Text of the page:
You can take a look at similar implementations here. The oauth2client package itself provides views but I particularly prefer to implement my custom Oauth view.

Now if you try the /authorize/ URL again, the OAuth flow should work. Time to see if this work is worth it and upload our video! The HomePageView will first check for credentials and if it’s all good, we are ready for uploading our video.

Let’s check how our new code for the HomePageView will look:

import tempfile
from django.http import HttpResponse, HttpResponseBadRequest
from googleapiclient.discovery import build
from googleapiclient.http import MediaFileUpload

class HomePageView(FormView):
    template_name = 'core/home.html'
    form_class = YouTubeForm

    def form_valid(self, form):
        fname = form.cleaned_data['video'].temporary_file_path()

        storage = DjangoORMStorage(
            CredentialsModel, 'id',, 'credential')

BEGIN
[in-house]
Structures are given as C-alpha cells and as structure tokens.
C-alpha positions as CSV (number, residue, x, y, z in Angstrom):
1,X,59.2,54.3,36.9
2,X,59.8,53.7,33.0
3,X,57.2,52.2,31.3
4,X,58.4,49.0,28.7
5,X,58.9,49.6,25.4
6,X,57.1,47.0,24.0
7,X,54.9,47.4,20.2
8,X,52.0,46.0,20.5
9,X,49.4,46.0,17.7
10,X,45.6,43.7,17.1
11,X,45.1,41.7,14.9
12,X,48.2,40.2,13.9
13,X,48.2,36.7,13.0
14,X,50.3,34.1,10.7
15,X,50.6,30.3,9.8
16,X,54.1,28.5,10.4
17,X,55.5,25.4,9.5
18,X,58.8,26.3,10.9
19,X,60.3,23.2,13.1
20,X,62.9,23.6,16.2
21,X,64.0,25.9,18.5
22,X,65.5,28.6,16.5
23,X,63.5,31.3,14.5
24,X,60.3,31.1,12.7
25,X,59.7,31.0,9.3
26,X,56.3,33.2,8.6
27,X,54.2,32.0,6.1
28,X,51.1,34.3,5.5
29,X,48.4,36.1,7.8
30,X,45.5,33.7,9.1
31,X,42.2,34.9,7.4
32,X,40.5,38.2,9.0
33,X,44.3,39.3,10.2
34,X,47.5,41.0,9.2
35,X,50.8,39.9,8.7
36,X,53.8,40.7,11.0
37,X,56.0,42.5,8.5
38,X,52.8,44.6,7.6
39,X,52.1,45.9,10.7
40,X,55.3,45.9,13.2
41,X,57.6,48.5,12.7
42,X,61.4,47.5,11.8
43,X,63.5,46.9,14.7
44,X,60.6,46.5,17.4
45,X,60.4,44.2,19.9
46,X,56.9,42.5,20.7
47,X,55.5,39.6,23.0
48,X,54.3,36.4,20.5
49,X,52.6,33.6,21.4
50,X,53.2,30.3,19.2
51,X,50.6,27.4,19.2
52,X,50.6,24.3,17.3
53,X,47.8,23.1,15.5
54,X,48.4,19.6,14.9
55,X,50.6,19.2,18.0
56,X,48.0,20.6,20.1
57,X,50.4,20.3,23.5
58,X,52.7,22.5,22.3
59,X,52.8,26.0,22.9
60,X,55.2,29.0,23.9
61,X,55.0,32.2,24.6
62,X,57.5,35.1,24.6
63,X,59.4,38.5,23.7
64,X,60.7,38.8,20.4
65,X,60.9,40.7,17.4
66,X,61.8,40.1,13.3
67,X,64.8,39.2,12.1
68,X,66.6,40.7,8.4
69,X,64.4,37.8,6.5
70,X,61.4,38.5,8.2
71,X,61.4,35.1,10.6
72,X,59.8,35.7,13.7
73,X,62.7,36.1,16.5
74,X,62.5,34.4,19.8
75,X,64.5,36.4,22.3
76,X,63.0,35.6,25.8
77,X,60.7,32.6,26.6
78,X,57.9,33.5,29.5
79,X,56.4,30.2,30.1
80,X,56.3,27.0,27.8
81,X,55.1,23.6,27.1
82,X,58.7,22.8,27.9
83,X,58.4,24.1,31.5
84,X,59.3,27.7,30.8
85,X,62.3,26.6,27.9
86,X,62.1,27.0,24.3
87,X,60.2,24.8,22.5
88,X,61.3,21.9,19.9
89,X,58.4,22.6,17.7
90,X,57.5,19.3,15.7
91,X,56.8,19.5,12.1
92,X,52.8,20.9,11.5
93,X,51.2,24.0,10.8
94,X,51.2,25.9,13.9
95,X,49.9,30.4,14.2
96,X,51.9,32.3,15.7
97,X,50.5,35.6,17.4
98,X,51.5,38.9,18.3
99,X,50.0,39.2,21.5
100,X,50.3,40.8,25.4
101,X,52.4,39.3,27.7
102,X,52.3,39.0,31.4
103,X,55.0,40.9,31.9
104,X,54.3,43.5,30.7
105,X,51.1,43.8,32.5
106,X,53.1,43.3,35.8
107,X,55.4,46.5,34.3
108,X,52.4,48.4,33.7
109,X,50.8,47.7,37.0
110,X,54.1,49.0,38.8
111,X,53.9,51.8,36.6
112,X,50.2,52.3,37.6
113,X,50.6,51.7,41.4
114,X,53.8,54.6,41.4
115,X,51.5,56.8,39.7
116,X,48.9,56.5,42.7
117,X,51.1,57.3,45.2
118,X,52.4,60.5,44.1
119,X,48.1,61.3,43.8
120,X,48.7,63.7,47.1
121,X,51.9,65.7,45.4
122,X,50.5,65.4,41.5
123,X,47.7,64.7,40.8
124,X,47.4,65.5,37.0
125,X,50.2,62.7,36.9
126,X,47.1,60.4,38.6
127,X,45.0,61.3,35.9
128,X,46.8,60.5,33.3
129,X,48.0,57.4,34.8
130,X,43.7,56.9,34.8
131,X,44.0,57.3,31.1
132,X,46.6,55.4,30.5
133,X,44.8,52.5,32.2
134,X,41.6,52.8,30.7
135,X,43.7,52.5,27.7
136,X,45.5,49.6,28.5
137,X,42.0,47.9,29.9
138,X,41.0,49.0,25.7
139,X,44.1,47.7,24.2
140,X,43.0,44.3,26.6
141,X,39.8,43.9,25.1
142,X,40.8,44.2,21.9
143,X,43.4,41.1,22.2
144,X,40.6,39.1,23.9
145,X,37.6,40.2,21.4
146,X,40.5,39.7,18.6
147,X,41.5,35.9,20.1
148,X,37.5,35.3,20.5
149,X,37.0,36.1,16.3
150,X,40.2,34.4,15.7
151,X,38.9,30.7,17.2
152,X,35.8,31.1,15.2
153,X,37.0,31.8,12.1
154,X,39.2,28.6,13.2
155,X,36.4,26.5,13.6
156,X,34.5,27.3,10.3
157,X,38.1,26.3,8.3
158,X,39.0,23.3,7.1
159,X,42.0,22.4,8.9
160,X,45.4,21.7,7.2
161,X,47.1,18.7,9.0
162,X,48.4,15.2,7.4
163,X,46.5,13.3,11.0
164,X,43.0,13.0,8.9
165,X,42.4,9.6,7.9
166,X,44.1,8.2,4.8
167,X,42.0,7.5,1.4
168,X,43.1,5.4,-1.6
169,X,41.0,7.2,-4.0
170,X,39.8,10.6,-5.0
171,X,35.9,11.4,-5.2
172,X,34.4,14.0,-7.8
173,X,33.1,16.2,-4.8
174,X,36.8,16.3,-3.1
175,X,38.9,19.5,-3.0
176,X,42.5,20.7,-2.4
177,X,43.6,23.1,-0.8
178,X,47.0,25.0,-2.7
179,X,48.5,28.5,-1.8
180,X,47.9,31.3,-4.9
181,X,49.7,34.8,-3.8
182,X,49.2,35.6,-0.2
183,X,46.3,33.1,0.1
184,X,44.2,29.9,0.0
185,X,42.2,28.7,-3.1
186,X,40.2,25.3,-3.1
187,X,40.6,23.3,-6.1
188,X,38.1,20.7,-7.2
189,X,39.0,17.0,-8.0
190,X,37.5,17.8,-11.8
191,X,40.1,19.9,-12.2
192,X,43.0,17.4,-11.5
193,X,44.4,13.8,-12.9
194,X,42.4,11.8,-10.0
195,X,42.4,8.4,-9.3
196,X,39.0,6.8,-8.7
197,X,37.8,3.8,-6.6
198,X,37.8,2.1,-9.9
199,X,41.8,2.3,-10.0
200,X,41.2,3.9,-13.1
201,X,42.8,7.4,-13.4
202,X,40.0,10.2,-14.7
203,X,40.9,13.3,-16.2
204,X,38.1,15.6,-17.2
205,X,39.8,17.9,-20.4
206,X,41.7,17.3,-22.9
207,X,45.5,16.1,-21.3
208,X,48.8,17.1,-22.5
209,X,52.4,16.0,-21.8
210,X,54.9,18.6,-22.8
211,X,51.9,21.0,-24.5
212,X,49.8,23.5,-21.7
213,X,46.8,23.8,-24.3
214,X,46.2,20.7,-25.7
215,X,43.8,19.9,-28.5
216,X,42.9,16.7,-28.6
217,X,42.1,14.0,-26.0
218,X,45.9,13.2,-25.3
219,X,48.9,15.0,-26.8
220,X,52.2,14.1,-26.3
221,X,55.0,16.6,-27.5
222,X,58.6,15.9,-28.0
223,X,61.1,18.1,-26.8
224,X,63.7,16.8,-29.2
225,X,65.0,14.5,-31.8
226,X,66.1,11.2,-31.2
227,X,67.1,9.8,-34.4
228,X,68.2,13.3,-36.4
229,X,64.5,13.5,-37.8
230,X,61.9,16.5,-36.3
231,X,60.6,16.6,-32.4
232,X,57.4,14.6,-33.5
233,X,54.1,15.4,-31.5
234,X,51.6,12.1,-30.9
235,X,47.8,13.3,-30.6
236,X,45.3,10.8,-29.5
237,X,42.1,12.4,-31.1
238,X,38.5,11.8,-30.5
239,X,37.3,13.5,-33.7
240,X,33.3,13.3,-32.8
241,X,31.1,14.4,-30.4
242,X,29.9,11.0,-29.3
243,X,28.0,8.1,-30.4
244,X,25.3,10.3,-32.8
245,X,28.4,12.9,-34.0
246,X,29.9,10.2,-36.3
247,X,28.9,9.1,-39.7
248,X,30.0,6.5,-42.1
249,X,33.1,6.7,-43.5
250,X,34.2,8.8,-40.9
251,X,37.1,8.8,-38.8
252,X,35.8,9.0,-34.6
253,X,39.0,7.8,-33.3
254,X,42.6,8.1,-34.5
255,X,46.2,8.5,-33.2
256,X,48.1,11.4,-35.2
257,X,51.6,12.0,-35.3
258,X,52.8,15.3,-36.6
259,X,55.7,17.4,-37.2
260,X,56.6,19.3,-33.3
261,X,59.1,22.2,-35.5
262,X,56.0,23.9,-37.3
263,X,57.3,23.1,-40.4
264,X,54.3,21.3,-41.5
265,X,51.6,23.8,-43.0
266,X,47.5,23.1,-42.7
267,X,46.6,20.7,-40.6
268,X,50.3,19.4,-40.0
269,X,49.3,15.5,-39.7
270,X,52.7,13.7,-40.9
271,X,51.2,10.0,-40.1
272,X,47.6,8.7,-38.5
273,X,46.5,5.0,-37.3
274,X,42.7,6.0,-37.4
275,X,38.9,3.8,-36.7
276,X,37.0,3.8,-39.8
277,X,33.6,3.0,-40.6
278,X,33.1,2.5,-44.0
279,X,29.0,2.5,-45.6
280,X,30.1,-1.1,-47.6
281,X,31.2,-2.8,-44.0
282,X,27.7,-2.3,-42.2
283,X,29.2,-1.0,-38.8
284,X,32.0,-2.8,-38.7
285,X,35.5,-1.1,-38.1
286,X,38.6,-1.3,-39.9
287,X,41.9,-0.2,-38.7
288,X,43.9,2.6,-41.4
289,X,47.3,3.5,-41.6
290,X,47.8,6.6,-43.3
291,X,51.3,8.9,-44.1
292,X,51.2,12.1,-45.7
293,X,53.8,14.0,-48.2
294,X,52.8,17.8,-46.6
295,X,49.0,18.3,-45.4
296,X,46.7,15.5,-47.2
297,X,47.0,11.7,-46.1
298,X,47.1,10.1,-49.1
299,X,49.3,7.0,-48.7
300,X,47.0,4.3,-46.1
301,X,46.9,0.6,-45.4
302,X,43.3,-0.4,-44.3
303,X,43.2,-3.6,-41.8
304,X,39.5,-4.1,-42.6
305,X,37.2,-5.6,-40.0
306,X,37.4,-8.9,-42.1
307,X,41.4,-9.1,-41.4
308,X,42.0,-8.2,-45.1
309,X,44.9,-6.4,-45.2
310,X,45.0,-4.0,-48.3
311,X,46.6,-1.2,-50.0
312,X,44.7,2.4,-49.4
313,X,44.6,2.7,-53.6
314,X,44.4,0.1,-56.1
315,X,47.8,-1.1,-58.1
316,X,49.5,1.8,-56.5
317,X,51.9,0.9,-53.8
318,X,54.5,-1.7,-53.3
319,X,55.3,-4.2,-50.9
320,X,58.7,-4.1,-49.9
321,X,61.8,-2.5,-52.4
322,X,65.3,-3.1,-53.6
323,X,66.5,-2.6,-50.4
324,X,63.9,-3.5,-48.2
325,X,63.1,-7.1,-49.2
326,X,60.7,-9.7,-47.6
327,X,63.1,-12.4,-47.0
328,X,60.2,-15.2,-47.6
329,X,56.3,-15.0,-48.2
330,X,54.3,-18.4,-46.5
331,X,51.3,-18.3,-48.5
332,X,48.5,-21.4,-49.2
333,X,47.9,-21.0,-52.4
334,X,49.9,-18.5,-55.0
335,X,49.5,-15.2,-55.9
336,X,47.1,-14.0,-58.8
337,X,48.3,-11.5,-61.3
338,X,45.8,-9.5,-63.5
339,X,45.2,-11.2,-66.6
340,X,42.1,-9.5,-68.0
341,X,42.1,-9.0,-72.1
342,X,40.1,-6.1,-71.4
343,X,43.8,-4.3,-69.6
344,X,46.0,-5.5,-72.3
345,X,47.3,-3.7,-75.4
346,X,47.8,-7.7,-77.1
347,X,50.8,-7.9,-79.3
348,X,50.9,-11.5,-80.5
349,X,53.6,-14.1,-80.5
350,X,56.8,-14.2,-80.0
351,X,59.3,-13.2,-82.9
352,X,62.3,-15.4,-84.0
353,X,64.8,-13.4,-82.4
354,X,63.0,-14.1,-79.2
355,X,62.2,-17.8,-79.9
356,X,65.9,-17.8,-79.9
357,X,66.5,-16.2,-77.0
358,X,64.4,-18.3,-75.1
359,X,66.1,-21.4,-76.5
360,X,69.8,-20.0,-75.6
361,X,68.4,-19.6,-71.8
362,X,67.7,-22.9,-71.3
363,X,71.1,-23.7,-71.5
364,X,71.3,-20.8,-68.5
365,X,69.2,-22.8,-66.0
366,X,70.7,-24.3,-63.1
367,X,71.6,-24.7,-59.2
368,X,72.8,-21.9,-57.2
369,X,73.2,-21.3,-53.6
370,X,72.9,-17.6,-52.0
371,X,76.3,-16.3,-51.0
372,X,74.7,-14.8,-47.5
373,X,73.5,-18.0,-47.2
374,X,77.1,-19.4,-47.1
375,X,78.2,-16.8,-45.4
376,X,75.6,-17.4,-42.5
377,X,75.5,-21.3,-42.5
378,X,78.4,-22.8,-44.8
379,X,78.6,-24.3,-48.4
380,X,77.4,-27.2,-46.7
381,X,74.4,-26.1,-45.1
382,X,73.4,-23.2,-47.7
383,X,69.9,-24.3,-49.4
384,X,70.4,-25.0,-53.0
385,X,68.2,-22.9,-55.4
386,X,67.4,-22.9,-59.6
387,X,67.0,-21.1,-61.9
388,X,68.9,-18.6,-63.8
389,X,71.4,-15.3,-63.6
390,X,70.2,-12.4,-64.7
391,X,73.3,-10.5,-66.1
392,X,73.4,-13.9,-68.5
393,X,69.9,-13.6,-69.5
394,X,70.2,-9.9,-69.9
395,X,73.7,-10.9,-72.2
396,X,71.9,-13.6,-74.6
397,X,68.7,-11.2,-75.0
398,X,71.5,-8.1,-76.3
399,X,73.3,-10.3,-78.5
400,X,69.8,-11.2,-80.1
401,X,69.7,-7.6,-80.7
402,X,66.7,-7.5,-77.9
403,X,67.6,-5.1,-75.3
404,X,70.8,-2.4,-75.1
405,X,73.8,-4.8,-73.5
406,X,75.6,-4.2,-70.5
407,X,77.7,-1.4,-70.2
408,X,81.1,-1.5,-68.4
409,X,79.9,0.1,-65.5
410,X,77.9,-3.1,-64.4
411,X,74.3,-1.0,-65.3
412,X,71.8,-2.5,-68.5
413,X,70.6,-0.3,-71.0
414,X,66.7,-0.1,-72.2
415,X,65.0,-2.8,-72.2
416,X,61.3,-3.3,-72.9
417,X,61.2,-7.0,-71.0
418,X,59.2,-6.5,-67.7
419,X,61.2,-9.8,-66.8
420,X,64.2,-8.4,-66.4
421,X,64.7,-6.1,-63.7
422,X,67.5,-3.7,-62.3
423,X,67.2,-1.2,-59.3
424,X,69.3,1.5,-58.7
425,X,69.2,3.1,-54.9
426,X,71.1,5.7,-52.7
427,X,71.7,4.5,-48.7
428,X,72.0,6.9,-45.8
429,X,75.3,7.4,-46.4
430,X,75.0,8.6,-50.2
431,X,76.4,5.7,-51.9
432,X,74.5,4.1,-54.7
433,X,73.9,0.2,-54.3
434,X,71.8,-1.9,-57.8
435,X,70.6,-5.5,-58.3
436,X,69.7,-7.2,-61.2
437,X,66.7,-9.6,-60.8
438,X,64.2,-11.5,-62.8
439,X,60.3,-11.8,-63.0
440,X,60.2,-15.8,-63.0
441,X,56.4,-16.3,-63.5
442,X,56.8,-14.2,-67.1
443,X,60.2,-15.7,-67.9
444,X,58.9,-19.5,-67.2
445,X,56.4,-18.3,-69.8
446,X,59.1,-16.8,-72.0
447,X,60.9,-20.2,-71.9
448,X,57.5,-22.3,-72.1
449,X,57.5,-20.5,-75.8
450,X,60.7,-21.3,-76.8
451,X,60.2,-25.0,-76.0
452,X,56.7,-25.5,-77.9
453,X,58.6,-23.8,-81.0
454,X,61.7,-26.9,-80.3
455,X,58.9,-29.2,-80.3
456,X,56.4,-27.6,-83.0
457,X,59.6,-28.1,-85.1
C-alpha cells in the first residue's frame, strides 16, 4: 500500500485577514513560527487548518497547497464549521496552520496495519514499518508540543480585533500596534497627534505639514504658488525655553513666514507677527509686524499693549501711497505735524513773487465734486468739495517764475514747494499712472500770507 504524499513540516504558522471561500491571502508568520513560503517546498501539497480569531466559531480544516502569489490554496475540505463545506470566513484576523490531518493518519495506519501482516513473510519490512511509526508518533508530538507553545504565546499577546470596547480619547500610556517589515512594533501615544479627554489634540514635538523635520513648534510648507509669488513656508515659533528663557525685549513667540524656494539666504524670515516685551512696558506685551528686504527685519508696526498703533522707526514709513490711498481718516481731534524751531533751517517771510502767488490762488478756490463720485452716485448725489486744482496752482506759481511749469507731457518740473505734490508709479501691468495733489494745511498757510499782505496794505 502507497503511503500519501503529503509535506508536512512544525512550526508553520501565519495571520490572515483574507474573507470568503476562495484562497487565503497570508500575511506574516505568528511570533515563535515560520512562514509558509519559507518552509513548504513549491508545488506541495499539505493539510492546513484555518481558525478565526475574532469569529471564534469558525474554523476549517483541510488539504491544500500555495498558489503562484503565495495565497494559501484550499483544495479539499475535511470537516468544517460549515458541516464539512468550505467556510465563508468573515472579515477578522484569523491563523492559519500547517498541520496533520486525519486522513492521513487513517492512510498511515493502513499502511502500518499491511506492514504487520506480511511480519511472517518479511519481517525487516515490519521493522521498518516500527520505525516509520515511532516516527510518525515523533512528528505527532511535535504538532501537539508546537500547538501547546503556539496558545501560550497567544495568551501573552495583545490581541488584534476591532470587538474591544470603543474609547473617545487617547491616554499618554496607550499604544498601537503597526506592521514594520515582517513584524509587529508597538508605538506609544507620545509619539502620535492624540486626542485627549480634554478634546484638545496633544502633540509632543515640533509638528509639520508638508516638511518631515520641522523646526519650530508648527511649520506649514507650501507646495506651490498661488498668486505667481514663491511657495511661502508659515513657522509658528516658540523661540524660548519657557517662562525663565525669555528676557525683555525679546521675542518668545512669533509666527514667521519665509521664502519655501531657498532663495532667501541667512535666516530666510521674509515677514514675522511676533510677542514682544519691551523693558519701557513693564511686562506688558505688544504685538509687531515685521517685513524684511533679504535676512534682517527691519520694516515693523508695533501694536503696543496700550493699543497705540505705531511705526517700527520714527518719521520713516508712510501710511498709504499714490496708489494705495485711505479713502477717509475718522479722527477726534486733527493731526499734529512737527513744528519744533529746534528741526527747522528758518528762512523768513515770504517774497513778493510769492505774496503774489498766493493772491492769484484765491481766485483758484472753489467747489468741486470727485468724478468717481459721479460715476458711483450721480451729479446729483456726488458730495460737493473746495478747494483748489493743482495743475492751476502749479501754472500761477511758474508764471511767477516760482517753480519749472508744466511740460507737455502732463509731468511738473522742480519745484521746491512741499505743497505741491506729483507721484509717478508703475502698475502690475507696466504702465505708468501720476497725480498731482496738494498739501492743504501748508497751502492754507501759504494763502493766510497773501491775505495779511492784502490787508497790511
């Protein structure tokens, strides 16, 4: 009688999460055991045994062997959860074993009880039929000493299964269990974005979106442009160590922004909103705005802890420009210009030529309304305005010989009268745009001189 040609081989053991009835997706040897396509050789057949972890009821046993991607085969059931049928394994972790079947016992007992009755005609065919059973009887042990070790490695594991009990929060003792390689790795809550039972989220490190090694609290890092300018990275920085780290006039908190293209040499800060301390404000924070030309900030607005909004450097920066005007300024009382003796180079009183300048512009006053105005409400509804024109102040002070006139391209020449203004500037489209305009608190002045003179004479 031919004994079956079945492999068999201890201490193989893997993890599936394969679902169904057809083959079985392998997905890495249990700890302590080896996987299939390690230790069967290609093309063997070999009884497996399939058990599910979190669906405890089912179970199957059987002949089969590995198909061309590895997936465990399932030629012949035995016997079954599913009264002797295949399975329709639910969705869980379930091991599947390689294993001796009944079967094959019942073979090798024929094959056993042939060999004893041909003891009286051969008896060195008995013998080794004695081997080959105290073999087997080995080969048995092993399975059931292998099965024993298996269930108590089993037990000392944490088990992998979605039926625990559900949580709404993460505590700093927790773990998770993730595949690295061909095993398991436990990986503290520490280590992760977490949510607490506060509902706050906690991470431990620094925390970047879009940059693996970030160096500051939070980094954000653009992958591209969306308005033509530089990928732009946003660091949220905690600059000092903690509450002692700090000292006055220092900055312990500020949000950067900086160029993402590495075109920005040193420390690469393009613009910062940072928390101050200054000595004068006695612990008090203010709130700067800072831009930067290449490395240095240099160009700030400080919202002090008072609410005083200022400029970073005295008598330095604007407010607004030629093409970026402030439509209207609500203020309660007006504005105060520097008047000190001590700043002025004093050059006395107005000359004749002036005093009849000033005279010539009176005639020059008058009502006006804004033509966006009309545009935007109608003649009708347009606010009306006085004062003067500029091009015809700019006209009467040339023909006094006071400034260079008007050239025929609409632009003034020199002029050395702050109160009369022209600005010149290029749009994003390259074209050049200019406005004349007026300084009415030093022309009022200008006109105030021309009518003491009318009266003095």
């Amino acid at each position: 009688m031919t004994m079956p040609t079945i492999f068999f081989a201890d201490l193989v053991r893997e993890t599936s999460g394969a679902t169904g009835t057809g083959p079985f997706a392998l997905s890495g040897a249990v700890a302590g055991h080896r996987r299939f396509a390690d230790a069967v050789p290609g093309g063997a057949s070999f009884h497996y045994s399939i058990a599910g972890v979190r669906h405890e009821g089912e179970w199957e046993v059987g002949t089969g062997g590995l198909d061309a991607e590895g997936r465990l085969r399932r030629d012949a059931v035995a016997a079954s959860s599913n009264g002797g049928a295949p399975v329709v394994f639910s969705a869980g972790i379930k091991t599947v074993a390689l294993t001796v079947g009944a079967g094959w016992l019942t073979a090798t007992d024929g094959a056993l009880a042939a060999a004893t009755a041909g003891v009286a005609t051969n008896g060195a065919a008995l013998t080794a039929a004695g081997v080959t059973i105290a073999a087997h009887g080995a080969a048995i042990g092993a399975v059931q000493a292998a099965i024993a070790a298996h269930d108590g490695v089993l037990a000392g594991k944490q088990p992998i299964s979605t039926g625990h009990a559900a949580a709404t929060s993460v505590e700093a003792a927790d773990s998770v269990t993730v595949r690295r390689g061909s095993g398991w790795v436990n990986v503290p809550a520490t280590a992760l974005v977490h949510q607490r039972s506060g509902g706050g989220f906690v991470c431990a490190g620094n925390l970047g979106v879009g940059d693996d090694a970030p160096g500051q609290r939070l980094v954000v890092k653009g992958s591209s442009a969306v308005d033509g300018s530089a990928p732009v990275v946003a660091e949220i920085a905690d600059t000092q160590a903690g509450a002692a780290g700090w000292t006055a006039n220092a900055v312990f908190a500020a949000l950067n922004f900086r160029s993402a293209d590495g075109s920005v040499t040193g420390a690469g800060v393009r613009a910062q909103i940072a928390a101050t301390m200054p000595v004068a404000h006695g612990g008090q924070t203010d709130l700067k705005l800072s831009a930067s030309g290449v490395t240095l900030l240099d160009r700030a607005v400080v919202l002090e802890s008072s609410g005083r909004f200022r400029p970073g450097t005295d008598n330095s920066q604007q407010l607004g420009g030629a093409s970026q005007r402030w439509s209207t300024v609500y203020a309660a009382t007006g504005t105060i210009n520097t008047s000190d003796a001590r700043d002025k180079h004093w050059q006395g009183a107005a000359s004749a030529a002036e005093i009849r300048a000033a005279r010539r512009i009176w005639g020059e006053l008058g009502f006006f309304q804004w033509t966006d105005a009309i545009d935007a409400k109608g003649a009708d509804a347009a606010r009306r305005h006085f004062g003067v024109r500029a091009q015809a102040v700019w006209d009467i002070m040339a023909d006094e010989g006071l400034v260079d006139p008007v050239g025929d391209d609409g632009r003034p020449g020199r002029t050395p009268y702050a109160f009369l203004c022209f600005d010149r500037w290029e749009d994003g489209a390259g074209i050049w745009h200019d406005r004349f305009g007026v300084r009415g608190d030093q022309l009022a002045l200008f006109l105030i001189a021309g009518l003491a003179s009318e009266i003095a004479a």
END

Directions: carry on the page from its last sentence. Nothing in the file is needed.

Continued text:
credentials = storage.get()

        client = build('youtube', 'v3', credentials=credentials)

        body = {
            'snippet': {
                'title': 'My Django Youtube Video',
                'description': 'My Django Youtube Video Description',
                'tags': 'django,howto,video,api',
                'categoryId': '27'
            'status': {
                'privacyStatus': 'unlisted'

        with tempfile.NamedTemporaryFile('wb', suffix='yt-django') as tmpfile:
            with open(fname, 'rb') as fileobj:
                insert_request = client.videos().insert(
              , chunksize=-1, resumable=True)

        return HttpResponse('It worked!')

And the new template:

{# core/templates/core/home.html #}

        <!DOCTYPE html>

        <h1>Upload your video</h1>
        <p>Here is the form:</p>
        <form action="." method="post" enctype="multipart/form-data">
        {% csrf_token %}
        {{ form.as_p }}
        <input type="submit" value="Submit">


Don’t forget to add the video field to YouTubeForm:

class YouTubeForm(forms.Form):
    video = forms.FileField()

Here we go!

Upload form

And then, checking at your YouTube account Studio page (it’s important to have a channel):

Uploaded video


Closing Notes

The code needs some improvement, but it’s a good starting point. I hope it helped with most of the Google’s YouTube API Integration problems. Here are a few more important things to note: